UN condemns rising deadly attacks in Somalia | The Citizen





The UN’s human rights chief on Monday attacked a surge in civilian casualties in Somalia, largely due to attacks by Al-Shabaab jihadists, saying more than 600 civilians had been killed this year.

Volker Turk said the toll had worsened an already grim situation for people in Somalia.

At least 613 civilians have been killed and 948 injured so far in 2022, according to the latest United Nations figures — the highest since 2017 and a more-than 30-percent rise from last year.

The UN said most of the casualties — 315 killed and 686 injured — were caused by improvised explosive devices (IEDs), at least 94 percent of which were attributed to Al-Shabaab, an Islamist group linked to Al-Qaeda.

ALSO READ: Suicide bomber attacks Somalia military training camp

Other casualties were attributed to state security forces, clan militia and other unidentified actors.

“This year has brought an abrupt halt to a general decline in deaths and injuries documented since 2017,” said Turk, the high commissioner for human rights.

“I am deeply concerned that more Somalis continue to lose their lives on a daily basis,” he said in a statement.

“All parties to the conflict must uphold their obligations under international humanitarian law and ensure that civilians are protected.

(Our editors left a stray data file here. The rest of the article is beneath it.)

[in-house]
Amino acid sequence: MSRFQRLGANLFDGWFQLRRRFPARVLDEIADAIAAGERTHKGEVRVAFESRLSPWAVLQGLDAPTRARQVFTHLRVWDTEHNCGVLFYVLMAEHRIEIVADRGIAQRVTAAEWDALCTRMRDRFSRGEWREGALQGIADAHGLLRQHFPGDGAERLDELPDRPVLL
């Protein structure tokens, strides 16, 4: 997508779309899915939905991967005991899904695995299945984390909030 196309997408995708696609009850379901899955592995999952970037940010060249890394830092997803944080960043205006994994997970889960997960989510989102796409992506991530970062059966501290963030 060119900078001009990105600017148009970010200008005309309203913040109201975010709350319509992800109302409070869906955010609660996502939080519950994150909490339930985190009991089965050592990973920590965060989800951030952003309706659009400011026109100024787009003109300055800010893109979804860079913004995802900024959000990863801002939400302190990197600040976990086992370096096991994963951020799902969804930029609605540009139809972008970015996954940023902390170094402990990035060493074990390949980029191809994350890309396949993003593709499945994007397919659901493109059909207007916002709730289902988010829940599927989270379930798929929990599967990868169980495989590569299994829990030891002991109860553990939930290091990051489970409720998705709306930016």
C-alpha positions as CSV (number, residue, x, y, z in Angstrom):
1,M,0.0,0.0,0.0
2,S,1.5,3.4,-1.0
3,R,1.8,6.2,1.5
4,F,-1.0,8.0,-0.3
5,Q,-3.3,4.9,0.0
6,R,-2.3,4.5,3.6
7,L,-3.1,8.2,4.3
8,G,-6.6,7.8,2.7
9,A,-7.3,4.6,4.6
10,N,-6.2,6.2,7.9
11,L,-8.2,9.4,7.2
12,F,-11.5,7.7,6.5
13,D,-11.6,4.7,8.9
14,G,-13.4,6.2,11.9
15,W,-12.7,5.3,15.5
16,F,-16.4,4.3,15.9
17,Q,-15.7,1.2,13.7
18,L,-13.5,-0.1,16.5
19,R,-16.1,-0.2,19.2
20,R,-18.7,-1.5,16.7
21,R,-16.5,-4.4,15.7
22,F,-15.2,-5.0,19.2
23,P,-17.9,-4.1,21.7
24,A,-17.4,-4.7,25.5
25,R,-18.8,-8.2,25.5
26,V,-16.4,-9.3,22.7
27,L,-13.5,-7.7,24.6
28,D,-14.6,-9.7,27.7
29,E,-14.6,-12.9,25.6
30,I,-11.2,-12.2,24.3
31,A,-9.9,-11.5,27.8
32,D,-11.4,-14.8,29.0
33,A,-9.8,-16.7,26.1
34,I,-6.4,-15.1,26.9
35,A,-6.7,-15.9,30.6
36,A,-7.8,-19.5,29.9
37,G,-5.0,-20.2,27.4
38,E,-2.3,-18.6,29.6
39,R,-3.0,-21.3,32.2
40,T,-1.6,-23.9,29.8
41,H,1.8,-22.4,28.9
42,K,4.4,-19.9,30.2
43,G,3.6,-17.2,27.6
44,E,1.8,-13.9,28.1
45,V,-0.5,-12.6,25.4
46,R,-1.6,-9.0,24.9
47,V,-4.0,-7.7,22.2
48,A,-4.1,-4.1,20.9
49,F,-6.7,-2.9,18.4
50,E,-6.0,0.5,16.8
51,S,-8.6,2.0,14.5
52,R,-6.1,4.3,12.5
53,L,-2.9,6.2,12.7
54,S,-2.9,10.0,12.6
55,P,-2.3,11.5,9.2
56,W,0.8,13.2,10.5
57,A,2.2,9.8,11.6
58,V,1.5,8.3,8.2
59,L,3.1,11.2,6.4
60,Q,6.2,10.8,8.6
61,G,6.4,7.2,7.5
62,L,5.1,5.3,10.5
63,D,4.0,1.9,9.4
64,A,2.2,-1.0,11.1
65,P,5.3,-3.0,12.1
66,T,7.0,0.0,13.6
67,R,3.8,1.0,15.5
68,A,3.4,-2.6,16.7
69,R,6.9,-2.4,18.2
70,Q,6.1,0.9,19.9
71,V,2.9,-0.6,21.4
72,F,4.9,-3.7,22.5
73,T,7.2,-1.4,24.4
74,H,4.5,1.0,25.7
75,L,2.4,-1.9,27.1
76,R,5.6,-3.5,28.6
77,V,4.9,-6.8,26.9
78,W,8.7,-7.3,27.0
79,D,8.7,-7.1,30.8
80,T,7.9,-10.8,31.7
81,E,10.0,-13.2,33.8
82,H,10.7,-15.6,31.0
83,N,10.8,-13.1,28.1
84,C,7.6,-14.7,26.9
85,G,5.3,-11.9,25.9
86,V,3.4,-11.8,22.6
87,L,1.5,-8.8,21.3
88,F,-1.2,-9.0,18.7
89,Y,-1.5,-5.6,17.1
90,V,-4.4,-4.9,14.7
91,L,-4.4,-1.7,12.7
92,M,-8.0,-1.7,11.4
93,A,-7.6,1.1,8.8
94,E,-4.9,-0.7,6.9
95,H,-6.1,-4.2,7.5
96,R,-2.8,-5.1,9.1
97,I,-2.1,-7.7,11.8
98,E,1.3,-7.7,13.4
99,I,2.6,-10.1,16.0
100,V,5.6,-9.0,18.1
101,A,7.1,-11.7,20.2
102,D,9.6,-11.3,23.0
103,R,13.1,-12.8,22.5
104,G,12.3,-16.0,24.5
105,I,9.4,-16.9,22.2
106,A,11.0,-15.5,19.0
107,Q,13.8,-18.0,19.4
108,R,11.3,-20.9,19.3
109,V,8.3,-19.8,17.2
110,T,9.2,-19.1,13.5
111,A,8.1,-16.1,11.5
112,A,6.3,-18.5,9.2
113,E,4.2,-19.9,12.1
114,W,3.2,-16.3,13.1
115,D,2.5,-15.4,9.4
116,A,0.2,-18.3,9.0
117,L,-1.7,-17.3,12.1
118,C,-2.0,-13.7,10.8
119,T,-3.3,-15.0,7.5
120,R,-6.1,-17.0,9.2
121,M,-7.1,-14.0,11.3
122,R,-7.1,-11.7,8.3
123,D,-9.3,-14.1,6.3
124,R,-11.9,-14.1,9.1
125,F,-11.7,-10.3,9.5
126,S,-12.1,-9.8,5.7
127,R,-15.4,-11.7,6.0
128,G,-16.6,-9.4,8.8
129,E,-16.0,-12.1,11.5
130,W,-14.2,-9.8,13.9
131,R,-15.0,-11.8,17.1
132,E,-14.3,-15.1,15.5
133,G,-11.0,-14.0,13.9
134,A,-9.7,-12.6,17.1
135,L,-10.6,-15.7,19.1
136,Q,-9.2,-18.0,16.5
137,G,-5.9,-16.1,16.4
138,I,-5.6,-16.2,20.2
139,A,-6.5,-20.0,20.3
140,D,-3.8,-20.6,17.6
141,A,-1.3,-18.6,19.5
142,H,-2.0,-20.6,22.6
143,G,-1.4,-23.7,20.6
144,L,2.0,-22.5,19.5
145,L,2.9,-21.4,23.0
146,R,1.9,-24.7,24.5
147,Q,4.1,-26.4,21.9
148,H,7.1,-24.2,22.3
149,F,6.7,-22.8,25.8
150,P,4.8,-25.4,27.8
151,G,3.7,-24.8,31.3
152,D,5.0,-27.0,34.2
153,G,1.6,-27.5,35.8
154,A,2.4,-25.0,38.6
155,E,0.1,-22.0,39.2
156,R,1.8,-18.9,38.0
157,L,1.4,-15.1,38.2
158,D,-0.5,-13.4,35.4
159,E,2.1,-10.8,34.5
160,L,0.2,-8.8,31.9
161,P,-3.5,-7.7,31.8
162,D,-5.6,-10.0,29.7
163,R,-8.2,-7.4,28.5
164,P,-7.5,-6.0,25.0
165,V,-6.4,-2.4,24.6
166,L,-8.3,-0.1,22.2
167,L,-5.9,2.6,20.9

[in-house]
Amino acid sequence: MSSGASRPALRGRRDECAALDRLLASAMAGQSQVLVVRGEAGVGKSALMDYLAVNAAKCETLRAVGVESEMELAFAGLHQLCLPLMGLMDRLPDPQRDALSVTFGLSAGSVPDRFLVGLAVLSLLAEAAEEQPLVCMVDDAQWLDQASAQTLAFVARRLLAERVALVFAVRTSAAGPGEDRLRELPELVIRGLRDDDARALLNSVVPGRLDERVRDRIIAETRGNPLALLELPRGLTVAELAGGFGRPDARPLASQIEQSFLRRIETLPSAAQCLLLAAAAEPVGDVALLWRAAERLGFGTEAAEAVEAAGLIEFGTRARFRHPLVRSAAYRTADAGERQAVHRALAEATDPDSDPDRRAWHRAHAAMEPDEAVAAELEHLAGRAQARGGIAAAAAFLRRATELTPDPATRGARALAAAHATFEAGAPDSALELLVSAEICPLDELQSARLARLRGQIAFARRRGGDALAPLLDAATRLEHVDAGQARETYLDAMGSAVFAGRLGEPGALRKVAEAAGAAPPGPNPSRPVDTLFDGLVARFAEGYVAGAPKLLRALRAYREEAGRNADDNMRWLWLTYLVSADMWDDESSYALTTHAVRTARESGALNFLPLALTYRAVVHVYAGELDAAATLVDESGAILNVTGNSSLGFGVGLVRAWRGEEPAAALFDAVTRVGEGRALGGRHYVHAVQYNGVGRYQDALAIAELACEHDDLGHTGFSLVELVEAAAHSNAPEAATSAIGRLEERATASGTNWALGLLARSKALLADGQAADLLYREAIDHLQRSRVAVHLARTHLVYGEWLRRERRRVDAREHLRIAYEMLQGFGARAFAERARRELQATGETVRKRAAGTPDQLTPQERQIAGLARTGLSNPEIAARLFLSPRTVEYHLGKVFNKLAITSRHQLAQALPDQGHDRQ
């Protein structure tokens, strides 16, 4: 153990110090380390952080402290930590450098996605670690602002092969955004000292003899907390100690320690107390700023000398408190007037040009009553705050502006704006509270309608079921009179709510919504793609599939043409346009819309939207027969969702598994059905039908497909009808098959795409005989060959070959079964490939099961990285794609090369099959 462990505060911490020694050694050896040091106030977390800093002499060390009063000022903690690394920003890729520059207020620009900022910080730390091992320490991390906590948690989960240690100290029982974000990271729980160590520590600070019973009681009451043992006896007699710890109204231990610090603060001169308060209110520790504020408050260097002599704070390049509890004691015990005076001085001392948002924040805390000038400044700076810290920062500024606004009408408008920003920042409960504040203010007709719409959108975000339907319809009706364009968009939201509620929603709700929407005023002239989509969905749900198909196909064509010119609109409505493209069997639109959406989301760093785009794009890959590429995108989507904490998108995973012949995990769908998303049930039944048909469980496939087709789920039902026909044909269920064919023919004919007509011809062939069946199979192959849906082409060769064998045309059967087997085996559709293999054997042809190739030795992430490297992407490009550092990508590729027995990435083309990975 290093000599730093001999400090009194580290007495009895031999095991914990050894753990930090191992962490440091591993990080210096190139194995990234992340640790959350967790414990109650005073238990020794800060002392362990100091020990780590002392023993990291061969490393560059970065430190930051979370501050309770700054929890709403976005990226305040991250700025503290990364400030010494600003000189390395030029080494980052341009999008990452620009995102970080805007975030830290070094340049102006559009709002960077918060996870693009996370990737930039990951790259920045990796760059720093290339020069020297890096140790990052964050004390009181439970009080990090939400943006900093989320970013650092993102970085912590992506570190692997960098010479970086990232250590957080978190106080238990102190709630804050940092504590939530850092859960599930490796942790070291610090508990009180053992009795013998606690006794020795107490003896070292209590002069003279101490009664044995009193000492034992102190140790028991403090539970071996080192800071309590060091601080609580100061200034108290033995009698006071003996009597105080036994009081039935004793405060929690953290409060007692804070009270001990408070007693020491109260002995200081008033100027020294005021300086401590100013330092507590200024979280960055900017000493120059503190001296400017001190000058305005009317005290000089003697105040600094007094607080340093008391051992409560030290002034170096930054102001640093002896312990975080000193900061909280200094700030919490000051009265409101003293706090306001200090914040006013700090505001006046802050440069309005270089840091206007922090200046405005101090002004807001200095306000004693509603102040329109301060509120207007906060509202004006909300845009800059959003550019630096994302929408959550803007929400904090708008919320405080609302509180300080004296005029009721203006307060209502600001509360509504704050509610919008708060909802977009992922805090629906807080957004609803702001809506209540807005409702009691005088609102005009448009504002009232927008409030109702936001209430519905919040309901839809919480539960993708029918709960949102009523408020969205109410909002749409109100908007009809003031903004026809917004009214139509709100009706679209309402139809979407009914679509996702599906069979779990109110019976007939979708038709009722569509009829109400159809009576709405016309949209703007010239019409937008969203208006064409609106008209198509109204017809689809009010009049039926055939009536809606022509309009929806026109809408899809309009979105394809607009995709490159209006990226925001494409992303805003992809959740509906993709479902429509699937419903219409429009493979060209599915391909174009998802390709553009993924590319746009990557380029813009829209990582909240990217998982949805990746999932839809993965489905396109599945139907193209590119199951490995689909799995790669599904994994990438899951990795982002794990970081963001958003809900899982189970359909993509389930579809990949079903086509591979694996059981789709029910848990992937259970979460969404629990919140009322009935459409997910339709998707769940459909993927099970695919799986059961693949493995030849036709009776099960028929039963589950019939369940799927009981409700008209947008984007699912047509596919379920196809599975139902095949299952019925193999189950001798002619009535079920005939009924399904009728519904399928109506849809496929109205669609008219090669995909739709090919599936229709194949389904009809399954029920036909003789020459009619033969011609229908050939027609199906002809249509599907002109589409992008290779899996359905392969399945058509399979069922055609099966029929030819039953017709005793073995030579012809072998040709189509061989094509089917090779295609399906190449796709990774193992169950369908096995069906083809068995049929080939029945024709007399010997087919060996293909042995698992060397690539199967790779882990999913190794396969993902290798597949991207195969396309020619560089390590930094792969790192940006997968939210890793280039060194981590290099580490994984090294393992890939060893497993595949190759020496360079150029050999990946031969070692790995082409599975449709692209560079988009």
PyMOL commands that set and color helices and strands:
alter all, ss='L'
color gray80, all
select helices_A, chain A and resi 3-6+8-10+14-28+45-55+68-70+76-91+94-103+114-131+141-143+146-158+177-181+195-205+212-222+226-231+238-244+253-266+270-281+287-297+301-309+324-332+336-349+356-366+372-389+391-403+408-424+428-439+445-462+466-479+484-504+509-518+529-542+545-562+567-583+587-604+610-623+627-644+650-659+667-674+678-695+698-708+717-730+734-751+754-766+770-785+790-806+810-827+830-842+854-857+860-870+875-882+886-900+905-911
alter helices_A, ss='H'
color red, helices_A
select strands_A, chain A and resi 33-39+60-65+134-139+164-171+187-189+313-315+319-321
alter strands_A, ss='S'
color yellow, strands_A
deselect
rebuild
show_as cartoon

“This also includes armed elements engaged alongside the government in the conflict against Al-Shabaab, as well as international forces.”

On October 29, twin blasts claimed by Al-Shabaab killed at least 121 people and injured 333 others in the capital Mogadishu, the UN said, citing Somali figures.

It was the deadliest attack in the fragile Horn of Africa nation in five years.

Two cars packed with explosives blew up minutes apart near the city’s busy Zobe intersection, followed by gunfire.

The insurgents have been seeking to overthrow the fragile foreign-backed government in Mogadishu for about 15 years.

ALSO READ: Somalia appeals for international help after deadly blasts

Somalia has been mired in chaos since the fall of president Siad Barre’s military regime in 1991.

Al-Shabaab were driven out of Mogadishu in 2011 by an African Union force, but the group still controls swathes of countryside and continues to wage deadly strikes on civilian, political and military targets.

The government is intensifying its fight against the Islamist group.



Source link

Leave a Comment

Home  Articles  Disclaimer  Contact Us